Though I present to my readers Dr. Johnson's masterly thoughts on the subject, I think it proper to declare that, notwithstanding I am myself a lay-patron, I do not entirely subscribe to his opinion.

On Friday, May 7, I breakfasted with him at Mr. Thrale's, in the Borough. While we were alone, I endeavoured as well as I could to apologise for a lady who had been divorced from her husband by act of Parliament. I said that he had used her very ill, had behaved brutally to her, and that she could not continue to live with him without having her delicacy contaminated ; that all affection for him was thus destroyed; that the essence of conjugal union being gone, there remained only a cold form, a mere civil obligation ; that she was in the prime of life, with qualities to produce happiness ; that these ought not to be lost ; and, that the gentleman on whose account she was divorced had gained her heart while thus unhappily situated. Seduced, perhaps, by the charms of the lady in question, I thus attempted to palliate what I was sensible could not be justified ; for when I had finished my harangue, my venerable friend gave me a proper check: “My dear Sir, never accustom your mind to mingle virtue and vice. The woman's a whore, and there's an end on't."

He described the father of one of his friends thus : “ Sir, he was so exuberant a talker at public meetings, that the gentlemen of his county were afraid of him. No business could be done for his declamation."

He did not give me full credit when I mentioned that I had carried on a short conversation by signs with some Esquimaux, who were then in London, particularly with one of them who was a priest. He thought I could not make them understand me. No man was more incredulous

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as to particular facts, which were at all extraordinary; and therefore no. man was more scrupulously inquisitive, in order to discover the truth,

I dined with him this day at the house of my friends, Messrs. Edward and Charles Dilly, booksellers in the Poultry: there were present, their elder brother, Mr. Dilly, of Bedfordshire, Dr. Goldsmith, Mr. Langton, Mr. Claxton, Reverend Dr. Mayo, a dissenting minister, the Reverend · Mr. Toplady, and my friend the Reverend Mr. Temple.

Hawkesworth's compilation of the voyages to the South Sea being mentioned :-JOHNSON: “Sir, if you talk of it as a subject of commerce, it will be gainful ; if as a book that is to increase human knowledge, I believe there will not be much of that. Hawkesworth can tell only what the voyagers have told him ; and they have found very little, only one new animal, I think.” BOSWELL : “ But many insects, Sir." JOHNSON : “ Why, Sir, as to insects, Ray reckons of British insects twenty thousand species. They might have stayed at home and discovered enough in that way.”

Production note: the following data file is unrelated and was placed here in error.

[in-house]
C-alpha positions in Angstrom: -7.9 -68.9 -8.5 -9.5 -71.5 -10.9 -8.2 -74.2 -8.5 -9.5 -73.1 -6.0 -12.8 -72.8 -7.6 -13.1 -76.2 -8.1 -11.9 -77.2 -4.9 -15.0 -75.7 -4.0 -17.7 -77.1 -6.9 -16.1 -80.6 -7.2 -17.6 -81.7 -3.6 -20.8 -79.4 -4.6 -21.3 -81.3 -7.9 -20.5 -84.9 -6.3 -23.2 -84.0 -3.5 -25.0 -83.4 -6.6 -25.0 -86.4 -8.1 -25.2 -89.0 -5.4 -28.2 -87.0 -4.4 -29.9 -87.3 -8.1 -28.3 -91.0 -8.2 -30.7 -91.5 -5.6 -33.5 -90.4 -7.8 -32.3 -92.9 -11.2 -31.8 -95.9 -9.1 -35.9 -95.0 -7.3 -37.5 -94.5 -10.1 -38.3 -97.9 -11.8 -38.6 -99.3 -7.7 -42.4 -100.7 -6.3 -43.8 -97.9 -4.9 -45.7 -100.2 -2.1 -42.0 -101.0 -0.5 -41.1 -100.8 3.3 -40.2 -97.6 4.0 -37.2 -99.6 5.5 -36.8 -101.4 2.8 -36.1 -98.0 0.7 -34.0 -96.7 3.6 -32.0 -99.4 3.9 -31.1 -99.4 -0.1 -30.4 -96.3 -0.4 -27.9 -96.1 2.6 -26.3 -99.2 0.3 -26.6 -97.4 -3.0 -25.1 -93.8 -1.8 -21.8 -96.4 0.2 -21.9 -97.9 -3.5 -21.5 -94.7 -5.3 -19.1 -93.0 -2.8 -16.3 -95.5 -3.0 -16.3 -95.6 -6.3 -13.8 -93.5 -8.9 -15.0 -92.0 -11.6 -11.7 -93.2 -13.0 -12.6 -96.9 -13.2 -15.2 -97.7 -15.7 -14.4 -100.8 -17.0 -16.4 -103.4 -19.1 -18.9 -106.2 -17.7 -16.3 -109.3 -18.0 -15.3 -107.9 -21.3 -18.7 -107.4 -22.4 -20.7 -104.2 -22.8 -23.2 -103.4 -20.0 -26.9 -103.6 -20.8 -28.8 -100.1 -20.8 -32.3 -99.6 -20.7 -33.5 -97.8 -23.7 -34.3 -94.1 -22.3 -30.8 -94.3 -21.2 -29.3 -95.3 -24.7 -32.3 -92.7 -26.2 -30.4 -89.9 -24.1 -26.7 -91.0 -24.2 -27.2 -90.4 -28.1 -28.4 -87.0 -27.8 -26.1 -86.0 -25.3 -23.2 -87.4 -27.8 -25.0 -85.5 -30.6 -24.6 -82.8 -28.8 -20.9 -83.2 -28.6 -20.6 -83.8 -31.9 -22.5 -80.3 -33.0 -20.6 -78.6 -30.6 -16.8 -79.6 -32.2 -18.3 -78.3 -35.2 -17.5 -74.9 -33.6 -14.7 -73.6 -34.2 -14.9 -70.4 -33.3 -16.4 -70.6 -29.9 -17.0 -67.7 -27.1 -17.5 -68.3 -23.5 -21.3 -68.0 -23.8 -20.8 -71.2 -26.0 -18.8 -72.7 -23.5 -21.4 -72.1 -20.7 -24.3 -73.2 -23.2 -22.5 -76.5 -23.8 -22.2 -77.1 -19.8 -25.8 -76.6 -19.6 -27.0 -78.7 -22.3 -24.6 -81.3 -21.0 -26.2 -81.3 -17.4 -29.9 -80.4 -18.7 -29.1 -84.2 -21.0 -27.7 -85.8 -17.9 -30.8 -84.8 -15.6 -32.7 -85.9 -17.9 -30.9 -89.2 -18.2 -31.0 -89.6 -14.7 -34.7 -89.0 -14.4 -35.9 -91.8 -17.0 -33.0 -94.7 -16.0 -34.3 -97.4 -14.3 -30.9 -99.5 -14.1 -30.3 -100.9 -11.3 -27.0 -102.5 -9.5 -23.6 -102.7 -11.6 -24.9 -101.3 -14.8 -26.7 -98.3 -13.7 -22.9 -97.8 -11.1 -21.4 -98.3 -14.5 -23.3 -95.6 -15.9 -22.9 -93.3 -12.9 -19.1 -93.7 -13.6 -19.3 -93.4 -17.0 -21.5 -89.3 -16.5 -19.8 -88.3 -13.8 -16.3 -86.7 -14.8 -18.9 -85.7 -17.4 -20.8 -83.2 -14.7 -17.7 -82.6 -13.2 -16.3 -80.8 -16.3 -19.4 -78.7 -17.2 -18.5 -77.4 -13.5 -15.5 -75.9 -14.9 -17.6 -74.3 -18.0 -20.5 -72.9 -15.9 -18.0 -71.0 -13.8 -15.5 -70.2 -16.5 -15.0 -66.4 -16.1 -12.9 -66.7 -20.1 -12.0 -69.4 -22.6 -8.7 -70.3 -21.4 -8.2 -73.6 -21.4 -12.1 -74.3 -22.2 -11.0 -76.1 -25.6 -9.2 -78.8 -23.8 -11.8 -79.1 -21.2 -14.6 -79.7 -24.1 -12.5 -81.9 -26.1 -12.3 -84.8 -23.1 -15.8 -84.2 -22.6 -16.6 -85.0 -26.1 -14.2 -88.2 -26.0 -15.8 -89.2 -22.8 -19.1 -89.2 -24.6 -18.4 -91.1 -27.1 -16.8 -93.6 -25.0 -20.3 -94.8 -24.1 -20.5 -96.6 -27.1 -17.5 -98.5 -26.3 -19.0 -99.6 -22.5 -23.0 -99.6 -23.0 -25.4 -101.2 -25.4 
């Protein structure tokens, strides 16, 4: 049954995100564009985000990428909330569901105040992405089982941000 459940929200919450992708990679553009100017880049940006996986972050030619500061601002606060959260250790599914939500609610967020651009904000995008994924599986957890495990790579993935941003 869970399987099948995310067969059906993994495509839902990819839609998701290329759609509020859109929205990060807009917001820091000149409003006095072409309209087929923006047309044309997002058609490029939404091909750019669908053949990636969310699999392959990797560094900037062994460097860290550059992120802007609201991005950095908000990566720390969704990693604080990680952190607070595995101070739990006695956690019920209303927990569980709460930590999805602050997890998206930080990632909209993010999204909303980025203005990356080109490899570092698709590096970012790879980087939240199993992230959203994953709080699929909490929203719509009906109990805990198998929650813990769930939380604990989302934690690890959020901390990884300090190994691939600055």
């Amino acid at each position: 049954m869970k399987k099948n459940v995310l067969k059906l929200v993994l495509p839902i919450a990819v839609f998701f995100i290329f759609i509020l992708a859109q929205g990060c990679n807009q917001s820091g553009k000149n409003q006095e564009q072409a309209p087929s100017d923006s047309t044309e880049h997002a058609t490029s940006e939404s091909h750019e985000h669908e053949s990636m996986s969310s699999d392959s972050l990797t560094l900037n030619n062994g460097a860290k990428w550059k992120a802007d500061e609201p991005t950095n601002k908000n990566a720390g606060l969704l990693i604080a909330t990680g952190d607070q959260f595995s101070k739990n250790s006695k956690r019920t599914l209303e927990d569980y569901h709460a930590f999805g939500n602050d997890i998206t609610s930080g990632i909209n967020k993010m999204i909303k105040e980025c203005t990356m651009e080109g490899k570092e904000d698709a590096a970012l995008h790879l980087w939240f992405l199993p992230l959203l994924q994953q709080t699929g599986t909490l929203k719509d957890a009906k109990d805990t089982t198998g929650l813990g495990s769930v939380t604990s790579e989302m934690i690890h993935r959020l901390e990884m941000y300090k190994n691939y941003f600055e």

Talking of birds, I mentioned Mr. Daines Barrington's ingenious essay against the received notion of their migration. JOHNSON : “I think we have as good evidence for the migration of woodcocks as can be desired. We find they disappear at a certain time of the year, and appear again at a certain time of the year; and some of them, when weary in their flight, have been known to alight on the rigging of ships far out at sea." One of the company observed, that there had been instances of some of them found in summer in Essex. JOHNSON : “Sir, that strengthens our argument. Exceptio probat regulam. Some being found, shows that, if all remained, many would be found. A few sick or lame ones may be found.” GOLDSMITH : There is a partial migration of the swallows; the stronger ones migrate, the others do not.”

BOSWELL : “I am well assured that the people of Otaheite, who have the bread tree, the fruit of which serves them for bread, laughed heartily when they were informed of the tedious process necessary with us to have bread-ploughing, sowing, harrowing, reaping, threshing, grinding, baking.” JOHNSON : “ Why, Sir, all ignorant savages will laugh when they are told of the advantages of civilised life. Were you to tell men who live without houses, how we pile brick upon brick, and rafter upon rafter, and then after a house is raised to a certain height, a man tumbles off a scaffold, and breaks his neck; he would laugh heartily at our folly in building ; but it does not follow that men are better without houses. No, Sir (holding up a slice of a good loaf), this is better than the bread tree."